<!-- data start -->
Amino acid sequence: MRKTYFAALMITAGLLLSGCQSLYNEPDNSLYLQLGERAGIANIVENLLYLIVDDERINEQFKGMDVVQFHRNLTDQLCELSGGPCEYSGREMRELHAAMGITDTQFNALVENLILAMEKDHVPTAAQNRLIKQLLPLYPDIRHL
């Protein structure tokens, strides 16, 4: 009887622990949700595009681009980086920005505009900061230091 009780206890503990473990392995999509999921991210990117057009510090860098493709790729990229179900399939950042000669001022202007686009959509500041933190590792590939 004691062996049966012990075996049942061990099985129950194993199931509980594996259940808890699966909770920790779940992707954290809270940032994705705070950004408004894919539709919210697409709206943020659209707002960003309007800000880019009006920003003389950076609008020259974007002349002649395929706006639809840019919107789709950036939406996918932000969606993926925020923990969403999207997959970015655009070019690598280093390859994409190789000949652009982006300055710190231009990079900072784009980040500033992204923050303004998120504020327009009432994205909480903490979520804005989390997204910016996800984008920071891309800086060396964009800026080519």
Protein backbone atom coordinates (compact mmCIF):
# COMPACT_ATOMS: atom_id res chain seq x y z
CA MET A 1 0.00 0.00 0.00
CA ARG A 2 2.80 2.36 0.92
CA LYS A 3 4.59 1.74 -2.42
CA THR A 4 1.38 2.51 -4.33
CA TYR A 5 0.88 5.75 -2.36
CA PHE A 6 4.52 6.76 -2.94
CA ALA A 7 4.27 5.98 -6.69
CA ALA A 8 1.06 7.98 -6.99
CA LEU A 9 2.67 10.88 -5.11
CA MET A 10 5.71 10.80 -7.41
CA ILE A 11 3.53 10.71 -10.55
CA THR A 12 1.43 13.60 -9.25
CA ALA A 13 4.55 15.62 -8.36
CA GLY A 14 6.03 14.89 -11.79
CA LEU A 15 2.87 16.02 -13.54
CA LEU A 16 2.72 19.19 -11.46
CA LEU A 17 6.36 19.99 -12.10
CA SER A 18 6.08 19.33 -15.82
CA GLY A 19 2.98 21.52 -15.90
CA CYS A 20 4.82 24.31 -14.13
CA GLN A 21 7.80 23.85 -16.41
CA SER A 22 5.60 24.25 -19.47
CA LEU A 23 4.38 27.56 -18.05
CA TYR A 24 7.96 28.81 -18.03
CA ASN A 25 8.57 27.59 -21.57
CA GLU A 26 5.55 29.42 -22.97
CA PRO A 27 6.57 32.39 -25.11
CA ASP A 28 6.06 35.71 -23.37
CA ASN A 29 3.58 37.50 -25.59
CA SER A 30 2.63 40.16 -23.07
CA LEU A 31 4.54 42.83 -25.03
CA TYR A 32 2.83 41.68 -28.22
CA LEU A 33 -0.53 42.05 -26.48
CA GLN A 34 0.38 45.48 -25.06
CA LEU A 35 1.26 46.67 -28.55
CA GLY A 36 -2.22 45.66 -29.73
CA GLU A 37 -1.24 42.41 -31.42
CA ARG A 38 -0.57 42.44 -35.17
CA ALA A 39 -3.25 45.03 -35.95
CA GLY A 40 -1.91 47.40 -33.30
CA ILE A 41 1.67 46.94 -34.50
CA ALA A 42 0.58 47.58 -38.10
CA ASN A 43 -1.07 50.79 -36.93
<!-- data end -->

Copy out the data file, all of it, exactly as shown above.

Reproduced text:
Amino acid sequence: MRKTYFAALMITAGLLLSGCQSLYNEPDNSLYLQLGERAGIANIVENLLYLIVDDERINEQFKGMDVVQFHRNLTDQLCELSGGPCEYSGREMRELHAAMGITDTQFNALVENLILAMEKDHVPTAAQNRLIKQLLPLYPDIRHL
């Protein structure tokens, strides 16, 4: 009887622990949700595009681009980086920005505009900061230091 009780206890503990473990392995999509999921991210990117057009510090860098493709790729990229179900399939950042000669001022202007686009959509500041933190590792590939 004691062996049966012990075996049942061990099985129950194993199931509980594996259940808890699966909770920790779940992707954290809270940032994705705070950004408004894919539709919210697409709206943020659209707002960003309007800000880019009006920003003389950076609008020259974007002349002649395929706006639809840019919107789709950036939406996918932000969606993926925020923990969403999207997959970015655009070019690598280093390859994409190789000949652009982006300055710190231009990079900072784009980040500033992204923050303004998120504020327009009432994205909480903490979520804005989390997204910016996800984008920071891309800086060396964009800026080519």
Protein backbone atom coordinates (compact mmCIF):
# COMPACT_ATOMS: atom_id res chain seq x y z
CA MET A 1 0.00 0.00 0.00
CA ARG A 2 2.80 2.36 0.92
CA LYS A 3 4.59 1.74 -2.42
CA THR A 4 1.38 2.51 -4.33
CA TYR A 5 0.88 5.75 -2.36
CA PHE A 6 4.52 6.76 -2.94
CA ALA A 7 4.27 5.98 -6.69
CA ALA A 8 1.06 7.98 -6.99
CA LEU A 9 2.67 10.88 -5.11
CA MET A 10 5.71 10.80 -7.41
CA ILE A 11 3.53 10.71 -10.55
CA THR A 12 1.43 13.60 -9.25
CA ALA A 13 4.55 15.62 -8.36
CA GLY A 14 6.03 14.89 -11.79
CA LEU A 15 2.87 16.02 -13.54
CA LEU A 16 2.72 19.19 -11.46
CA LEU A 17 6.36 19.99 -12.10
CA SER A 18 6.08 19.33 -15.82
CA GLY A 19 2.98 21.52 -15.90
CA CYS A 20 4.82 24.31 -14.13
CA GLN A 21 7.80 23.85 -16.41
CA SER A 22 5.60 24.25 -19.47
CA LEU A 23 4.38 27.56 -18.05
CA TYR A 24 7.96 28.81 -18.03
CA ASN A 25 8.57 27.59 -21.57
CA GLU A 26 5.55 29.42 -22.97
CA PRO A 27 6.57 32.39 -25.11
CA ASP A 28 6.06 35.71 -23.37
CA ASN A 29 3.58 37.50 -25.59
CA SER A 30 2.63 40.16 -23.07
CA LEU A 31 4.54 42.83 -25.03
CA TYR A 32 2.83 41.68 -28.22
CA LEU A 33 -0.53 42.05 -26.48
CA GLN A 34 0.38 45.48 -25.06
CA LEU A 35 1.26 46.67 -28.55
CA GLY A 36 -2.22 45.66 -29.73
CA GLU A 37 -1.24 42.41 -31.42
CA ARG A 38 -0.57 42.44 -35.17
CA ALA A 39 -3.25 45.03 -35.95
CA GLY A 40 -1.91 47.40 -33.30
CA ILE A 41 1.67 46.94 -34.50
CA ALA A 42 0.58 47.58 -38.10
CA ASN A 43 -1.07 50.79 -36.93